AG: Throughout my photographic life I have used 8x10, 4x5, medium format and 35mm cameras. The project ‘London Tableaux’ was produced on a Nikon D3 using a tripod. Analogue, digital, large or small is only important in terms of what you are trying to achieve with the finished work; they are merely tools. Also, the notion that a larger camera will somehow produce a more contemplative response to the subject being photographed is a myth. Every individual reacts differently to a subject, it has very little to do with the size of the camera.
© Allan Grainger, Parliment Sq.
Tell us about your latest project ‘London Tableaux’
AG: ‘London Tableaux’ is an ongoing project that considers events that take place within significant cultural areas of the city. By presenting a transitory community within these tableaux, which momentarily exist in various cultural and social boundaries of the city, I aim to create a visual commentary on London today that considers ideas of place.
By the introduction of temporal shifts, the tableau focuses on narrative layers, which are realised over several hours; the pictures therefore disrupt the paradigm of documentation and add a different interpretation of place.
In a sense these pictures exist somewhere between the single still image and the moving picture. They show corporeal rhythms, metaphor, and allegory, depicting a city open to subjective interpretations, yet restricted by its historic archive.
The tableau form in this work uses current technologies that enable my pictures to become a kind of ‘electronic montage reenactment of a public performance’, which is never far away from a documentary form of depiction. Yet, the objective translation of that depicted is subsumed by the author’s hand, by a subjective interpretation, by an emotional response.
A place is formed by discourses that exist within and outside of its specific geographical space; a space, it might be said, when it is delineated by myths, marks of time, physical interventions and so on, becomes a place. It is these precepts, which form the collective idea of place that interest me.
© Allan Grainger, Whitehall
Is there any contemporary artist or photographer, even if young and
emerging, who influenced you in some way?
AG: My influences come from many sources, not just art and photography. If I have to pick only one, it would be Jeff Wall.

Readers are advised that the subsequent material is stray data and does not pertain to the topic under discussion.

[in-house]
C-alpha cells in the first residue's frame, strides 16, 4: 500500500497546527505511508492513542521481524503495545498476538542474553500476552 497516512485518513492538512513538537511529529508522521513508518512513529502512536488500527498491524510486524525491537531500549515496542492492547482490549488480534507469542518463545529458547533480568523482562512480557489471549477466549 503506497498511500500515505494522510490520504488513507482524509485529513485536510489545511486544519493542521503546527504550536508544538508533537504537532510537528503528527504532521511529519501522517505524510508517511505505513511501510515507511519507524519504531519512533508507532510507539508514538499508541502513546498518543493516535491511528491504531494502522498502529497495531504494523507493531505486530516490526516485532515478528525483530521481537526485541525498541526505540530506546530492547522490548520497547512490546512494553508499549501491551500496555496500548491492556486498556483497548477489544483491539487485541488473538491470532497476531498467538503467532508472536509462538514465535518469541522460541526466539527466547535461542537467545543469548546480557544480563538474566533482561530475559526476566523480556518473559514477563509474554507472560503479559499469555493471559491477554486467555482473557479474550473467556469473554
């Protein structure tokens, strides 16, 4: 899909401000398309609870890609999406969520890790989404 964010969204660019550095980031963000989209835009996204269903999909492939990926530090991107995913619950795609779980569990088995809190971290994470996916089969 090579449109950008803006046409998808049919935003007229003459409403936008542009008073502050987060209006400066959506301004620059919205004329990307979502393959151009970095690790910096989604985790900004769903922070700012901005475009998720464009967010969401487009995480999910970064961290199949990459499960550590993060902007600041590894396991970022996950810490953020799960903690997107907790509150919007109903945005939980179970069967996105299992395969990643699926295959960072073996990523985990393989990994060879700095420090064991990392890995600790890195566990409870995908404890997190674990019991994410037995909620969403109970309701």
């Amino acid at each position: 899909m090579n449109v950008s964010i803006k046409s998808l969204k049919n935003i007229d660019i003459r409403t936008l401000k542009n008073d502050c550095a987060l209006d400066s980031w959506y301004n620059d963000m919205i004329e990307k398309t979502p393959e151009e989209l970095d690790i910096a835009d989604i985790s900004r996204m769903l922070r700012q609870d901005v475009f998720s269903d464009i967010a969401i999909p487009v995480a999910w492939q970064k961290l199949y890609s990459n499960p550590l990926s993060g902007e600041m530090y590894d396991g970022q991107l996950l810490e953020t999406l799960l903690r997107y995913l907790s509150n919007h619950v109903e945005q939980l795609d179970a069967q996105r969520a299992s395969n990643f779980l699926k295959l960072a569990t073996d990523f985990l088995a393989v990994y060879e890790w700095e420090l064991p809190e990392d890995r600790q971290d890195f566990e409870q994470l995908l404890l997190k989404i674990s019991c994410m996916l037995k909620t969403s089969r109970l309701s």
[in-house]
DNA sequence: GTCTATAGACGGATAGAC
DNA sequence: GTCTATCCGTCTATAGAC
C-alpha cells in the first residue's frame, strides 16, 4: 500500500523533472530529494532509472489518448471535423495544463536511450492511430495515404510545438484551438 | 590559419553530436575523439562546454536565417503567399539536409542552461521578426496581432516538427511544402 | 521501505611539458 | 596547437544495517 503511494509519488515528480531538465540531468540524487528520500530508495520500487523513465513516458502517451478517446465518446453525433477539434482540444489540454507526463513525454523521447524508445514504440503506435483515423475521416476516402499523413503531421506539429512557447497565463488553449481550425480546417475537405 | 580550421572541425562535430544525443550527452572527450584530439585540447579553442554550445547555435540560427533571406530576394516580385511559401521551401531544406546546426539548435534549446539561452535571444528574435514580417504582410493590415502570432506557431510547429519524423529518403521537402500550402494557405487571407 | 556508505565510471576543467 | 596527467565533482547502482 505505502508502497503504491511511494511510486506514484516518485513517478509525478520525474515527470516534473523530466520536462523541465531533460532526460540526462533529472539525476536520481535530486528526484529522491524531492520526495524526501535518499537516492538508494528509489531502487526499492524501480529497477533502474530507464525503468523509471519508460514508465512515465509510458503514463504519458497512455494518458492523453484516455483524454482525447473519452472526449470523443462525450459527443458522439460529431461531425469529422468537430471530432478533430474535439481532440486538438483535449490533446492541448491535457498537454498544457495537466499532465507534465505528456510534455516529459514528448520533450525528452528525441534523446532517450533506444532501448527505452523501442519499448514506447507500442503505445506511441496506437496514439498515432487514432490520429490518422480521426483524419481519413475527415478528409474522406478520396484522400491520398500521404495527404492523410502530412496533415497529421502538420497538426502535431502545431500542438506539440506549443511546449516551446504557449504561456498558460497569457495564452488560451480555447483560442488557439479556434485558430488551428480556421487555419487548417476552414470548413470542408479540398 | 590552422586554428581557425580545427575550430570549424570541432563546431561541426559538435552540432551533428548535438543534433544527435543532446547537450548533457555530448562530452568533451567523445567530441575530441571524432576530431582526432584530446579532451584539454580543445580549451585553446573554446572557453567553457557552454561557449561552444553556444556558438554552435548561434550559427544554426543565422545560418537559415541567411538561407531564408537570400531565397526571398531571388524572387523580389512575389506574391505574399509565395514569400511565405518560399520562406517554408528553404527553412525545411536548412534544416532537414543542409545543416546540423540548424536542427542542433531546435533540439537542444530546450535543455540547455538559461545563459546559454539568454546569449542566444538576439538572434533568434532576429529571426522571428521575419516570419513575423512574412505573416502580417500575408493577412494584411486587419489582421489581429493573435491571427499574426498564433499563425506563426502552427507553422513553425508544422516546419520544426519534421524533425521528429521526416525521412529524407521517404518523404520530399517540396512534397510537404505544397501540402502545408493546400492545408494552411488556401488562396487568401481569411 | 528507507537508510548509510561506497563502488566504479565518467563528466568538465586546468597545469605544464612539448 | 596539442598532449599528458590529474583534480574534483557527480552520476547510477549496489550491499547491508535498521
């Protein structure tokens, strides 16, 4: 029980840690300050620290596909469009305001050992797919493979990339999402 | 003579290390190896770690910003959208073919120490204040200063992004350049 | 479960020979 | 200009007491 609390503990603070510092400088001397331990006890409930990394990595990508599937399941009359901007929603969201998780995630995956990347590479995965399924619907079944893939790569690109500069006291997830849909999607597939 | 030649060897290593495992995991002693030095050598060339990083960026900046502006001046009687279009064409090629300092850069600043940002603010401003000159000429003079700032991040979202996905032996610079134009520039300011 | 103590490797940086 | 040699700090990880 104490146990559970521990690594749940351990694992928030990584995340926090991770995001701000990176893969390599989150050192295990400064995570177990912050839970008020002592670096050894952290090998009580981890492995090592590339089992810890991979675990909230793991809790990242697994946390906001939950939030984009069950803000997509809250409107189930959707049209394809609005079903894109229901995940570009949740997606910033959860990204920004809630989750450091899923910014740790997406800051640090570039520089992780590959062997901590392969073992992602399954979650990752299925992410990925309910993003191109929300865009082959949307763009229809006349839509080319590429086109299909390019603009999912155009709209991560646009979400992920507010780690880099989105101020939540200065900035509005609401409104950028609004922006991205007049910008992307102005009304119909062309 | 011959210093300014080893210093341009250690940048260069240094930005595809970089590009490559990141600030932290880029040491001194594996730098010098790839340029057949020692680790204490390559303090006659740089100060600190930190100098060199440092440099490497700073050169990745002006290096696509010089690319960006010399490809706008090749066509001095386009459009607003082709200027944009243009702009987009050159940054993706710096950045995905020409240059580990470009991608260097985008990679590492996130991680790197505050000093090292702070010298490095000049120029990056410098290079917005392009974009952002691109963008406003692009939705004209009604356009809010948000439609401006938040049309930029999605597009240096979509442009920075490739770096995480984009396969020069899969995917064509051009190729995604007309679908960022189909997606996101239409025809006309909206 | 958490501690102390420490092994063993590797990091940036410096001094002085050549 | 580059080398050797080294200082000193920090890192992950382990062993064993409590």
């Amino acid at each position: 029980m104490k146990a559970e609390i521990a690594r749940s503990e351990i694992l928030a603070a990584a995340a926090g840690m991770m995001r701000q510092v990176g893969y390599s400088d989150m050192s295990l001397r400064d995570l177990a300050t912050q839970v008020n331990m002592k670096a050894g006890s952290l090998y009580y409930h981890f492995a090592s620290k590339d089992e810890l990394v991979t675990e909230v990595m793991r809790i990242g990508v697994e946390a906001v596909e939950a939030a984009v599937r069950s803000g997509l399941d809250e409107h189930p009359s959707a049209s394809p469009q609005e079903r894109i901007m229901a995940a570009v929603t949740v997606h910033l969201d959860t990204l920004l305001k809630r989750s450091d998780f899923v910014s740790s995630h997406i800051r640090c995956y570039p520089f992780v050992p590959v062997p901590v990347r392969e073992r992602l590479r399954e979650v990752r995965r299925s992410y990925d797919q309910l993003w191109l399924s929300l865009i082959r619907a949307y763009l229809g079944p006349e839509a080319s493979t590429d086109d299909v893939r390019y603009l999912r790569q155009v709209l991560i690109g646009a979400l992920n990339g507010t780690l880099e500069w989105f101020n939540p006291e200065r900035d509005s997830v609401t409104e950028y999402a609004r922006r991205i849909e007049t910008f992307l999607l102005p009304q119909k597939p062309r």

Three books of photography that you recommend?
1. ‘Camera Lucida’ by Roland Barthes
2. ‘Why Photography Matters as Art as Never Before’ by Michael Fried
3. ‘Jeff Wall: Selected Essays and Interviews’ by The Museum of Modern Art, New York.
Is there any show you’ve seen recently that you find inspiring?
AG: Not any in their entirety - there are always some parts of a show that trigger inspiration. I always enjoy going to festivals just for the fact that you are exposed to so much variety.
Projects that you are working on now and plans for the future?
AG: I have two projects I am working on at the moment; London Tableaux, In This Place and I have also just started a landscape project; this will be my first departure away from the urban environment, however, my concerns will no doubt be present within the rural setting.
© Allan Grainger, Southwark Cathedral
How do you see the future of photography in general evolve?
AG: Since 2013, there has been a resurgence of interest in alternative photography processes in the UK and Europe. My current feeling is that it cannot be sustained; this in part is due to the cost of materials that will become forevermore out of the reach of the majority, who use photography in a way other than making a ‘keep-sake’ record. I also think, that the current interest in the haptic aspect of the medium is probably a response to this passing of this old technology. There is a kind of alchemy associated with the analogue process - the search for the unique object/print, - lead into gold. No two prints are the same; in a sense they are products by error, or at less an inability to control the process, which is always in flux. This may be also the attraction of analogue - a process free, to some extent, from a controlling agency. By contrast the digital process is sometimes viewed as an overly controlled process, with no creative capabilities; as a consequence there are some antagonistic feelings towards it.
Photography is at a pivotal moment in its history; it is difficult to predict its future.